Respondent acknowledges that petitioner filed four subsequent habeas petitions in state court. However, respondent argues that petitioner is not entitled to tolling for the period of time his fourth, fifth, sixth, and seventh petitions were pending in the state courts because, inter alia, the Sacramento County Superior Court and the California Supreme Court denied those petitions as untimely. Respondent contends that untimely petitions submitted in state court are not "properly filed," and therefore cannot serve to toll the AEDPA statute of limitations period. (Resp't's Mot. to Dismiss at 5.)

II. Petitioner's Opposition

In opposition to respondent's motion to dismiss, petitioner argues that he has been denied his constitutional rights and is entitled to habeas relief on the claims in his petition. Petitioner reiterates his substantive claims that he was denied effective assistance of counsel in state court and that he was not allowed to testify at trial. (Pet'r's Opp'n to Resp't's Mot. to Dismiss at 1-3.)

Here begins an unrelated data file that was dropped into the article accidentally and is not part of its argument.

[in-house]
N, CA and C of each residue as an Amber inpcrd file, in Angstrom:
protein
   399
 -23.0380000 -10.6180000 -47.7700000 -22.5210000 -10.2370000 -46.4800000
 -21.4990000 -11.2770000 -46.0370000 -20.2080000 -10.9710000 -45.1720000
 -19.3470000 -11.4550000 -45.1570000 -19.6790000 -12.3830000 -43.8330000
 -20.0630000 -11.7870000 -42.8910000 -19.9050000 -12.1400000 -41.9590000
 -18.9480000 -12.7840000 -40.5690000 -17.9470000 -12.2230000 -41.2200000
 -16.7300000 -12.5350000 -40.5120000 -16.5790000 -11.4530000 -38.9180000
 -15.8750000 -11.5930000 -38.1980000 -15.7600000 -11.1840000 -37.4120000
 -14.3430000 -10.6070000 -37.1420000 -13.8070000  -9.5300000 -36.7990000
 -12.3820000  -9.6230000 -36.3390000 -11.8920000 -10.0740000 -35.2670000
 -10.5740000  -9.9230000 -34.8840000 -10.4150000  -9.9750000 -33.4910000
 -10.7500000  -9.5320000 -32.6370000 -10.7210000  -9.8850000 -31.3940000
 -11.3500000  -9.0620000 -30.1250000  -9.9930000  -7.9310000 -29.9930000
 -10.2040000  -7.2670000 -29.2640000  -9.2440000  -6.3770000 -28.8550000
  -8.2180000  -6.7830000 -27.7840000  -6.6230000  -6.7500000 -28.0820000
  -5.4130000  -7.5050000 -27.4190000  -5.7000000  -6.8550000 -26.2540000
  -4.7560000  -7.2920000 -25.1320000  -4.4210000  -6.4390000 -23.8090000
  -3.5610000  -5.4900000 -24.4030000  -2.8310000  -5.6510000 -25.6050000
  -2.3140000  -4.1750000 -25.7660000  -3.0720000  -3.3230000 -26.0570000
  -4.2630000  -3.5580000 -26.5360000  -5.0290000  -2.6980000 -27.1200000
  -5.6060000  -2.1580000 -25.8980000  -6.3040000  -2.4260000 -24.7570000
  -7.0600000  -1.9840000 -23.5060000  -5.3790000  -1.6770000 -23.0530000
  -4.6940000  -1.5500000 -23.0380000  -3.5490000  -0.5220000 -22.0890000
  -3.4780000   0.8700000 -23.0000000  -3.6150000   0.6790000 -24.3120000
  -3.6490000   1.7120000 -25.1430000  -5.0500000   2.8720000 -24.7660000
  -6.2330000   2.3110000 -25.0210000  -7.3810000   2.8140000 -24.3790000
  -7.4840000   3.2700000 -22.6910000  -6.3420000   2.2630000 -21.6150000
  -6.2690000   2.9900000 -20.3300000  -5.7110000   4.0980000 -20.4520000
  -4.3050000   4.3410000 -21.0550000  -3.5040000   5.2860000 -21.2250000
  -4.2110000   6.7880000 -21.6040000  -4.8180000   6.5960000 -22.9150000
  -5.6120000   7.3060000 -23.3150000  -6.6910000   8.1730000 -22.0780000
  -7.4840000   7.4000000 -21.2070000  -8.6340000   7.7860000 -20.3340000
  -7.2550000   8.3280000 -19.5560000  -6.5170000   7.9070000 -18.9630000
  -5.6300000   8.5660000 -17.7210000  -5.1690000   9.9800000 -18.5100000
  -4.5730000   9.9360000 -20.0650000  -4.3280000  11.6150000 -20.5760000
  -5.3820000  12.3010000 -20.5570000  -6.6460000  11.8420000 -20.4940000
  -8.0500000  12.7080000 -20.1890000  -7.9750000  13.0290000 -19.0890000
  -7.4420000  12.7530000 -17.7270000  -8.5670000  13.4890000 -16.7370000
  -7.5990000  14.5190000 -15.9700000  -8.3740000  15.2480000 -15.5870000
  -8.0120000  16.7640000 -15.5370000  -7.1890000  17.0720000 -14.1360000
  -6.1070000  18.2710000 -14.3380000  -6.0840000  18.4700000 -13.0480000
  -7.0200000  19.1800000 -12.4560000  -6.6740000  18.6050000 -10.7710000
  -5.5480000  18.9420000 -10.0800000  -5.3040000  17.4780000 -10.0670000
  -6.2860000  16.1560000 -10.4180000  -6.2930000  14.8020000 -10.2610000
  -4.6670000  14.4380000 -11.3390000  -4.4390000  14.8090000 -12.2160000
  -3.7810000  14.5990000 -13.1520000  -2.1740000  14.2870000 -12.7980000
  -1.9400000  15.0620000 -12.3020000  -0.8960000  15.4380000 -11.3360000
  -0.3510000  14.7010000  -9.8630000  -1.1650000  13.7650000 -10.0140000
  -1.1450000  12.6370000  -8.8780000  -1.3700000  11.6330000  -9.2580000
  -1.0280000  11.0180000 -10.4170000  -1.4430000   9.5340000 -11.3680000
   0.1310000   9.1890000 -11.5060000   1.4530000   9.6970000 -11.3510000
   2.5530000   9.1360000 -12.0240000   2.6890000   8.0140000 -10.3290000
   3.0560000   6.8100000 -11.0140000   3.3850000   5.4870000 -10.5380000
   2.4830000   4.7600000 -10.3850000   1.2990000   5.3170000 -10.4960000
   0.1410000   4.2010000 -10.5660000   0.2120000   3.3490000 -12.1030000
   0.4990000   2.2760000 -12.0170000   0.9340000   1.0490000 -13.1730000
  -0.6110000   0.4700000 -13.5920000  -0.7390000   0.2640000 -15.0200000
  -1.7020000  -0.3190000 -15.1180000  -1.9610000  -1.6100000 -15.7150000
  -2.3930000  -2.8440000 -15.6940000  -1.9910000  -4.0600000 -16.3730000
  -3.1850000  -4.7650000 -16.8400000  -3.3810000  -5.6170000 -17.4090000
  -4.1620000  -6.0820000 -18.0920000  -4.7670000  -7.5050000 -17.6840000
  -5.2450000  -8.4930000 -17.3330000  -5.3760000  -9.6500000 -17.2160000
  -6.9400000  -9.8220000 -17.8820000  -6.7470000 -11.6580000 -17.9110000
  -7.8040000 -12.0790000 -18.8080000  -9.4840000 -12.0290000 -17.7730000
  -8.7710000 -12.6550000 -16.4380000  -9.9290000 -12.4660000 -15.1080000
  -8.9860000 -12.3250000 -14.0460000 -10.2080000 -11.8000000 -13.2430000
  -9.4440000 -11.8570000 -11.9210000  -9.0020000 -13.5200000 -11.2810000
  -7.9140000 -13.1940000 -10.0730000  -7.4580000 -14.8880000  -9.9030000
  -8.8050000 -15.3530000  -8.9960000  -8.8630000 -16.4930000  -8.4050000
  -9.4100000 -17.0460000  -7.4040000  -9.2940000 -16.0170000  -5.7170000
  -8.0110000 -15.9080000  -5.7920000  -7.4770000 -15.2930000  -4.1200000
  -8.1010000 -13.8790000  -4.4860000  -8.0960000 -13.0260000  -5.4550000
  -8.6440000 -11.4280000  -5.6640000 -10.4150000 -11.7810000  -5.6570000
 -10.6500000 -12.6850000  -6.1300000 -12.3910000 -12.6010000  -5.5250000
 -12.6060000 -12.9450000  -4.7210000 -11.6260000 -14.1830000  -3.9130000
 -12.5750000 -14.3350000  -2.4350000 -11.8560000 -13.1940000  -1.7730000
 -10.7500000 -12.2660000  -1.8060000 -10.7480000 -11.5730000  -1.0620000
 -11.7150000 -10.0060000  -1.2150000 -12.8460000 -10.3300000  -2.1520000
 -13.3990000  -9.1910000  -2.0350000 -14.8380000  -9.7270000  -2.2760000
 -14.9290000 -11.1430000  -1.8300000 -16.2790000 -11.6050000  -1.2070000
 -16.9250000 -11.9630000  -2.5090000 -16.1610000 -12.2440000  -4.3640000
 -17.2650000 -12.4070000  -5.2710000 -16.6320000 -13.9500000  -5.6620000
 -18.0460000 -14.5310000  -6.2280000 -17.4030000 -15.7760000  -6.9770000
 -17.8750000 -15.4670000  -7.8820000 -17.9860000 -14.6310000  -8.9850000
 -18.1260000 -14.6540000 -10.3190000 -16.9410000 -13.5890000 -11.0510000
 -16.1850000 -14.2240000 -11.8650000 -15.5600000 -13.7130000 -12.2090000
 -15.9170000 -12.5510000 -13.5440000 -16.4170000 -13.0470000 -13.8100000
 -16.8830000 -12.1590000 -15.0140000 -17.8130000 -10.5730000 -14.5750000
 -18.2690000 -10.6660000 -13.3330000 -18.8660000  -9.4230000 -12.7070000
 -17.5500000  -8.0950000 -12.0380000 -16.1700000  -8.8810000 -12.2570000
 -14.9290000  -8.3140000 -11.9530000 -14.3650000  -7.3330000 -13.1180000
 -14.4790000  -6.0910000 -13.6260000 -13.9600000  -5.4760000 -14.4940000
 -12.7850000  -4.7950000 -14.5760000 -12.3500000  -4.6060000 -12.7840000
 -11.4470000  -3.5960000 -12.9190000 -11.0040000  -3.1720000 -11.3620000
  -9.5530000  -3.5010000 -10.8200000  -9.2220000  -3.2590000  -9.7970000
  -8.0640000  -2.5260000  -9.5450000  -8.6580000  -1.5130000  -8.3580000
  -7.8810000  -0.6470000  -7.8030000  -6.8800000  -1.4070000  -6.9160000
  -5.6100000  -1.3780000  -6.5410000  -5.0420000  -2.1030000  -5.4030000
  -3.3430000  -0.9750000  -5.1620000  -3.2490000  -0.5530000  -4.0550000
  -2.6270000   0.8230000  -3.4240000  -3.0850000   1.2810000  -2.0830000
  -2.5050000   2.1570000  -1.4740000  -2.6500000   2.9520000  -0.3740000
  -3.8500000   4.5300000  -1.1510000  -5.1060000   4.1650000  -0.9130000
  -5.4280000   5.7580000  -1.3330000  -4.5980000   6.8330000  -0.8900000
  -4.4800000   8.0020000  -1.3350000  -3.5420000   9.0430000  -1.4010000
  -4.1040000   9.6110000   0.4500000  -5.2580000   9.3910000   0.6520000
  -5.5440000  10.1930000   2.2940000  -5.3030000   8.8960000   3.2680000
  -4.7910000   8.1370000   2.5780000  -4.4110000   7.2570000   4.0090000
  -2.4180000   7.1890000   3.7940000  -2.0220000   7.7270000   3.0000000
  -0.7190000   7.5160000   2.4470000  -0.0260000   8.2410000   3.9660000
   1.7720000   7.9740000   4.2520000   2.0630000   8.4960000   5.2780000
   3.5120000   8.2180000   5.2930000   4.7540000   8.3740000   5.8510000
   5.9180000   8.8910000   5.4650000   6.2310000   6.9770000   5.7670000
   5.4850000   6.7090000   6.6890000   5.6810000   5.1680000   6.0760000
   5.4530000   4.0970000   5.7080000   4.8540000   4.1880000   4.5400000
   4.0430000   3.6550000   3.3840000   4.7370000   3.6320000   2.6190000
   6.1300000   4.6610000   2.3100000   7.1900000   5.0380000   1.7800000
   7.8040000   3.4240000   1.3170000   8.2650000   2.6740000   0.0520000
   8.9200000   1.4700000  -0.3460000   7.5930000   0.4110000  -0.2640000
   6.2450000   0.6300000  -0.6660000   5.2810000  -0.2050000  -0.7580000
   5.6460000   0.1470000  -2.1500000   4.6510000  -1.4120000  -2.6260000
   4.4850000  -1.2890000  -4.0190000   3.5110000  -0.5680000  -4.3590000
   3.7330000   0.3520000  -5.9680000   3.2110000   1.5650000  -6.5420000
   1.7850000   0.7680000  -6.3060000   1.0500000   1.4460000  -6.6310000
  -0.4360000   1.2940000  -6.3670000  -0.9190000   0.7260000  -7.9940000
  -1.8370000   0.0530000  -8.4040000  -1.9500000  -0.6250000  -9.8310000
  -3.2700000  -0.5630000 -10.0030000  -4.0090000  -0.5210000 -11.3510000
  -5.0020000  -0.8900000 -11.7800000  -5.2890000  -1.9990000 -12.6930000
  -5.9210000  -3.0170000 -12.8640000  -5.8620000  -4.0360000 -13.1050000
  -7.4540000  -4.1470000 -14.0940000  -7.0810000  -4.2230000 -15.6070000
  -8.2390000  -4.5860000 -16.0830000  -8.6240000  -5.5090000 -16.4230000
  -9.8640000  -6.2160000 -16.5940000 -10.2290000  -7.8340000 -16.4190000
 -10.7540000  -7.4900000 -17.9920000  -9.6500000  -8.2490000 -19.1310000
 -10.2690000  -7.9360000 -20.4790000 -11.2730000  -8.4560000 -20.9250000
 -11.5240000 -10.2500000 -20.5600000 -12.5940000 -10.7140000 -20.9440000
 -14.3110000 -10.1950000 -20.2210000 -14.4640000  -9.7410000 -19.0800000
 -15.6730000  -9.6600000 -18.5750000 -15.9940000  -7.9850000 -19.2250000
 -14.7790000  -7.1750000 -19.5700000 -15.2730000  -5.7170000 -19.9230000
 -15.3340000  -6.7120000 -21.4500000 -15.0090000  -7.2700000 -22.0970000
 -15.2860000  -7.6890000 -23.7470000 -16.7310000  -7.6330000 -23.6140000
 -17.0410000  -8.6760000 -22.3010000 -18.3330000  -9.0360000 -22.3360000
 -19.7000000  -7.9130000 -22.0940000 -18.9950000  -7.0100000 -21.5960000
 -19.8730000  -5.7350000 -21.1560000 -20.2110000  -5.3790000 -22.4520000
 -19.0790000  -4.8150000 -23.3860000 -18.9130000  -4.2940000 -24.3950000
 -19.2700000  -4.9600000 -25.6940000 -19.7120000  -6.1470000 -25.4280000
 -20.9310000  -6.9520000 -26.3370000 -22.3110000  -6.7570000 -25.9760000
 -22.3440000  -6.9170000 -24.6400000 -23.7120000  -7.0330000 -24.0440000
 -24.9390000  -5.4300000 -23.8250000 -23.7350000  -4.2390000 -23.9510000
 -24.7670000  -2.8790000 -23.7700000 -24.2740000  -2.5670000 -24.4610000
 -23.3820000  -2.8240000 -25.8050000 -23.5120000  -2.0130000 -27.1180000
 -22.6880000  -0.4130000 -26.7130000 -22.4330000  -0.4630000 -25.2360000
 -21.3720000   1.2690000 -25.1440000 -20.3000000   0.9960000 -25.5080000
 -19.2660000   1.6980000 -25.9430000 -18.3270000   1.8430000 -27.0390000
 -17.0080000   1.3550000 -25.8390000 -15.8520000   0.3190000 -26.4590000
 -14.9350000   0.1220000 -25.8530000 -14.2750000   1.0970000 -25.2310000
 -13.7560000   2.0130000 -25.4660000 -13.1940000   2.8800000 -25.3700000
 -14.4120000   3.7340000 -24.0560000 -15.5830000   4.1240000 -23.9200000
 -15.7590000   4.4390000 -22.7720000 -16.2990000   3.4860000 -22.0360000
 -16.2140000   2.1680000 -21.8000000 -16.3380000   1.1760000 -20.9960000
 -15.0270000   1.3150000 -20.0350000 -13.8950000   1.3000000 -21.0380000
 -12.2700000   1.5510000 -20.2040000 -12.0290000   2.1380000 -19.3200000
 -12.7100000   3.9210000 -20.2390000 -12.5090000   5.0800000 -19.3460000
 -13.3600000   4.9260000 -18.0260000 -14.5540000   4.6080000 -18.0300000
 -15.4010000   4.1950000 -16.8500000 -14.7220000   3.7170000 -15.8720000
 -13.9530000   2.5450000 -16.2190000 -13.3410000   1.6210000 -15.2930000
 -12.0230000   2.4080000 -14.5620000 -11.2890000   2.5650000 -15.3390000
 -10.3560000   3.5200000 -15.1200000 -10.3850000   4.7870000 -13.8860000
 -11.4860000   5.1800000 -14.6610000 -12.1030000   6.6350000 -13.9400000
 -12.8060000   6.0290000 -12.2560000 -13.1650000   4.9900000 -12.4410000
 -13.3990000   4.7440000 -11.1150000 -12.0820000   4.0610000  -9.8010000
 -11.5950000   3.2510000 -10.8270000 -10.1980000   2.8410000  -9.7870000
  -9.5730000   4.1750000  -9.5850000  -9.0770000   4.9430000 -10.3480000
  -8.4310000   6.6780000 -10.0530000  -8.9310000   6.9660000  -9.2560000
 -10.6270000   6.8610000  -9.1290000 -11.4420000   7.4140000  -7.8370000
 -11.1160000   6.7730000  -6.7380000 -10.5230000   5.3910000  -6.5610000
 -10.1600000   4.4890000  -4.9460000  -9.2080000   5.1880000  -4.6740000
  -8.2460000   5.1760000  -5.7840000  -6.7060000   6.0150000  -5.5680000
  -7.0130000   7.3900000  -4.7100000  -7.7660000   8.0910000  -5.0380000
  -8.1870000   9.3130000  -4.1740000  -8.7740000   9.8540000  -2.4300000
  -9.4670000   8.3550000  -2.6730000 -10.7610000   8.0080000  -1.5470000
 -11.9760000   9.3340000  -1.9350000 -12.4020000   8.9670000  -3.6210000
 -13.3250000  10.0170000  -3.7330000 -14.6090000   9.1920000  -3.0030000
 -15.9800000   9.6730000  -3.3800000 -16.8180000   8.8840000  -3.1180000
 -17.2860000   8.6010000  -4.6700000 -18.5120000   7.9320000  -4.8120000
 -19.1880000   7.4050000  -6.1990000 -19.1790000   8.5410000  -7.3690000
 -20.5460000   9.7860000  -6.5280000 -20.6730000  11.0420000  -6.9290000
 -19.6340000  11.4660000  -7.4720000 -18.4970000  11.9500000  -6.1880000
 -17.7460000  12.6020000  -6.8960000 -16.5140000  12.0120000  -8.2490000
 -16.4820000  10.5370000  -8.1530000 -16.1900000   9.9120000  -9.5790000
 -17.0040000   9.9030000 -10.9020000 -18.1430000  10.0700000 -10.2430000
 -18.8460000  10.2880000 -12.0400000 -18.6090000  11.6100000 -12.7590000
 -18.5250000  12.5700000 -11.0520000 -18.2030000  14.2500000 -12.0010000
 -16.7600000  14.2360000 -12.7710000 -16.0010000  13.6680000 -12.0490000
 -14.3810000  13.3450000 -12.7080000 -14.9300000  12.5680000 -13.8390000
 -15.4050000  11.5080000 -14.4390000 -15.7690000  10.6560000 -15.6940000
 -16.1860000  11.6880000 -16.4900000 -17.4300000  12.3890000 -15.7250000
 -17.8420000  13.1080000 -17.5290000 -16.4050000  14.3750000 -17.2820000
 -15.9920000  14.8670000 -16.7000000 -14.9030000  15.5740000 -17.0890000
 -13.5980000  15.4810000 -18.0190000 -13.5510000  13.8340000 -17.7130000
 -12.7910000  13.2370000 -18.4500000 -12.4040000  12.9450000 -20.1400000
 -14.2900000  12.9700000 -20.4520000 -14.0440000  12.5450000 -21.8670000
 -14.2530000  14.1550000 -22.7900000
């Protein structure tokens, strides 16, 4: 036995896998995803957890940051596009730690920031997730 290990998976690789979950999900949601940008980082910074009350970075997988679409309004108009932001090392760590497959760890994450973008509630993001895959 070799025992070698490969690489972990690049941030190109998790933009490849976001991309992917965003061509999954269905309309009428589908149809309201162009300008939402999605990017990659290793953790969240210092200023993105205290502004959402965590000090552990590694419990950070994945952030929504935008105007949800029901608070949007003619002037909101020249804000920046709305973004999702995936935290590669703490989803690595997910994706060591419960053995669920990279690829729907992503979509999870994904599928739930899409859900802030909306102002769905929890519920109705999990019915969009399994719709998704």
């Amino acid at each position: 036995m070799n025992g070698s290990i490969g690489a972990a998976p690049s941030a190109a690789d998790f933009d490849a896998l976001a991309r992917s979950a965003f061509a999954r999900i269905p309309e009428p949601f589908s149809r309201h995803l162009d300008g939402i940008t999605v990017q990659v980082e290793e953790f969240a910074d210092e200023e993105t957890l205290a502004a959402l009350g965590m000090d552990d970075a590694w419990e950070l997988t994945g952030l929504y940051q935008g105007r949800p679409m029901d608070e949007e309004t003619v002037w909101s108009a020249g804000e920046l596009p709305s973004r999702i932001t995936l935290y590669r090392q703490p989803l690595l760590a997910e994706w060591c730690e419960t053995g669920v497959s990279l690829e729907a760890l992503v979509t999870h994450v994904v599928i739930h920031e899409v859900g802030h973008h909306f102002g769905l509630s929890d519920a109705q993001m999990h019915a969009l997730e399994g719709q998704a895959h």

III. Respondent's Reply

In reply, respondent argues that petitioner's opposition is largely unresponsive to the pending motion to dismiss. In this regard, respondent contends that petitioner does not necessarily disagree that the court is precluded from considering the merits of his petition. Instead, petitioner merely re-argues the merits of his claims. For the reasons discussed above, respondent argues that petitioner's petition is untimely and should be dismissed with prejudice. (Resp't's Reply at 1-3.)

ANALYSIS

I. The AEDPA Statute of Limitations

On April 24, 1996, Congress enacted AEDPA which amended 28 U.S.C. § 2244 by adding the following provision:

(d)(1) A 1-year period of limitation shall apply to an application for a writ of habeas corpus by a person in custody pursuant to the judgment of a State court. The limitation period shall run from the latest of --

(A) the date on which the judgment became final by the conclusion of direct review or the expiration of the time for seeking such review;